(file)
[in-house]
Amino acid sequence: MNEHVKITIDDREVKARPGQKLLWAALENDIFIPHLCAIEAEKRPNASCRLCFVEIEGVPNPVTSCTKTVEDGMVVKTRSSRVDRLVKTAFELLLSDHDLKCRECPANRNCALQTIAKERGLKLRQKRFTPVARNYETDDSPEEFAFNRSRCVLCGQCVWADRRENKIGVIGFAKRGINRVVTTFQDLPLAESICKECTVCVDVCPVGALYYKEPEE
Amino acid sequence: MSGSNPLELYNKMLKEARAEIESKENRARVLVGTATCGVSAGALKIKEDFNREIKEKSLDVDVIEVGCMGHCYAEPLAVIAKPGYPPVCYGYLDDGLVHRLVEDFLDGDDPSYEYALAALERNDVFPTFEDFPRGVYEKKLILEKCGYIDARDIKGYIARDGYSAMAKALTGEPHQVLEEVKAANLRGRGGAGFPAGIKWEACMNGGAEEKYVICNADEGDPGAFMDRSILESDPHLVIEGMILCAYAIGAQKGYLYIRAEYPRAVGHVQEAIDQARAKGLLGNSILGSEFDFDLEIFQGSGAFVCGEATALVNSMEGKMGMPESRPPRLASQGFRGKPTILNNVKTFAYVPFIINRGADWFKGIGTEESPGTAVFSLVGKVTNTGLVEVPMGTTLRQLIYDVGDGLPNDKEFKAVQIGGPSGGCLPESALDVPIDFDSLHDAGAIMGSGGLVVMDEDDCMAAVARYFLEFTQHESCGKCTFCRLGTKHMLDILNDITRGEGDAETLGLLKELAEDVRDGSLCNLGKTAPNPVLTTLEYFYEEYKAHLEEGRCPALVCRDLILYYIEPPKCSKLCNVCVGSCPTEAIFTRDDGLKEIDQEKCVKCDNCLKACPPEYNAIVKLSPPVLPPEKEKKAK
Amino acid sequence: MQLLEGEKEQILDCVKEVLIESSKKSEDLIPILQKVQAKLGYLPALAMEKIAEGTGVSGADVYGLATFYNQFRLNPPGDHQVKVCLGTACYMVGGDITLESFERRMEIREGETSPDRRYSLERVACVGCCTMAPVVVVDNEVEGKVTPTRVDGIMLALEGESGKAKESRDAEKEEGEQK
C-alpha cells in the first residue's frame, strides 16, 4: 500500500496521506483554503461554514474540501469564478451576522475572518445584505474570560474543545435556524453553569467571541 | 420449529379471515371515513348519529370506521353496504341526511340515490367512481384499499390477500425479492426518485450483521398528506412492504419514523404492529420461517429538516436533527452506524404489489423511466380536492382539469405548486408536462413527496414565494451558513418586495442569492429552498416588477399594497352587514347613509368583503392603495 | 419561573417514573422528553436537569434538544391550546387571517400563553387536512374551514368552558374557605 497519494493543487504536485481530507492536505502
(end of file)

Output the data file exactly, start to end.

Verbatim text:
[in-house]
Amino acid sequence: MNEHVKITIDDREVKARPGQKLLWAALENDIFIPHLCAIEAEKRPNASCRLCFVEIEGVPNPVTSCTKTVEDGMVVKTRSSRVDRLVKTAFELLLSDHDLKCRECPANRNCALQTIAKERGLKLRQKRFTPVARNYETDDSPEEFAFNRSRCVLCGQCVWADRRENKIGVIGFAKRGINRVVTTFQDLPLAESICKECTVCVDVCPVGALYYKEPEE
Amino acid sequence: MSGSNPLELYNKMLKEARAEIESKENRARVLVGTATCGVSAGALKIKEDFNREIKEKSLDVDVIEVGCMGHCYAEPLAVIAKPGYPPVCYGYLDDGLVHRLVEDFLDGDDPSYEYALAALERNDVFPTFEDFPRGVYEKKLILEKCGYIDARDIKGYIARDGYSAMAKALTGEPHQVLEEVKAANLRGRGGAGFPAGIKWEACMNGGAEEKYVICNADEGDPGAFMDRSILESDPHLVIEGMILCAYAIGAQKGYLYIRAEYPRAVGHVQEAIDQARAKGLLGNSILGSEFDFDLEIFQGSGAFVCGEATALVNSMEGKMGMPESRPPRLASQGFRGKPTILNNVKTFAYVPFIINRGADWFKGIGTEESPGTAVFSLVGKVTNTGLVEVPMGTTLRQLIYDVGDGLPNDKEFKAVQIGGPSGGCLPESALDVPIDFDSLHDAGAIMGSGGLVVMDEDDCMAAVARYFLEFTQHESCGKCTFCRLGTKHMLDILNDITRGEGDAETLGLLKELAEDVRDGSLCNLGKTAPNPVLTTLEYFYEEYKAHLEEGRCPALVCRDLILYYIEPPKCSKLCNVCVGSCPTEAIFTRDDGLKEIDQEKCVKCDNCLKACPPEYNAIVKLSPPVLPPEKEKKAK
Amino acid sequence: MQLLEGEKEQILDCVKEVLIESSKKSEDLIPILQKVQAKLGYLPALAMEKIAEGTGVSGADVYGLATFYNQFRLNPPGDHQVKVCLGTACYMVGGDITLESFERRMEIREGETSPDRRYSLERVACVGCCTMAPVVVVDNEVEGKVTPTRVDGIMLALEGESGKAKESRDAEKEEGEQK
C-alpha cells in the first residue's frame, strides 16, 4: 500500500496521506483554503461554514474540501469564478451576522475572518445584505474570560474543545435556524453553569467571541 | 420449529379471515371515513348519529370506521353496504341526511340515490367512481384499499390477500425479492426518485450483521398528506412492504419514523404492529420461517429538516436533527452506524404489489423511466380536492382539469405548486408536462413527496414565494451558513418586495442569492429552498416588477399594497352587514347613509368583503392603495 | 419561573417514573422528553436537569434538544391550546387571517400563553387536512374551514368552558374557605 497519494493543487504536485481530507492536505502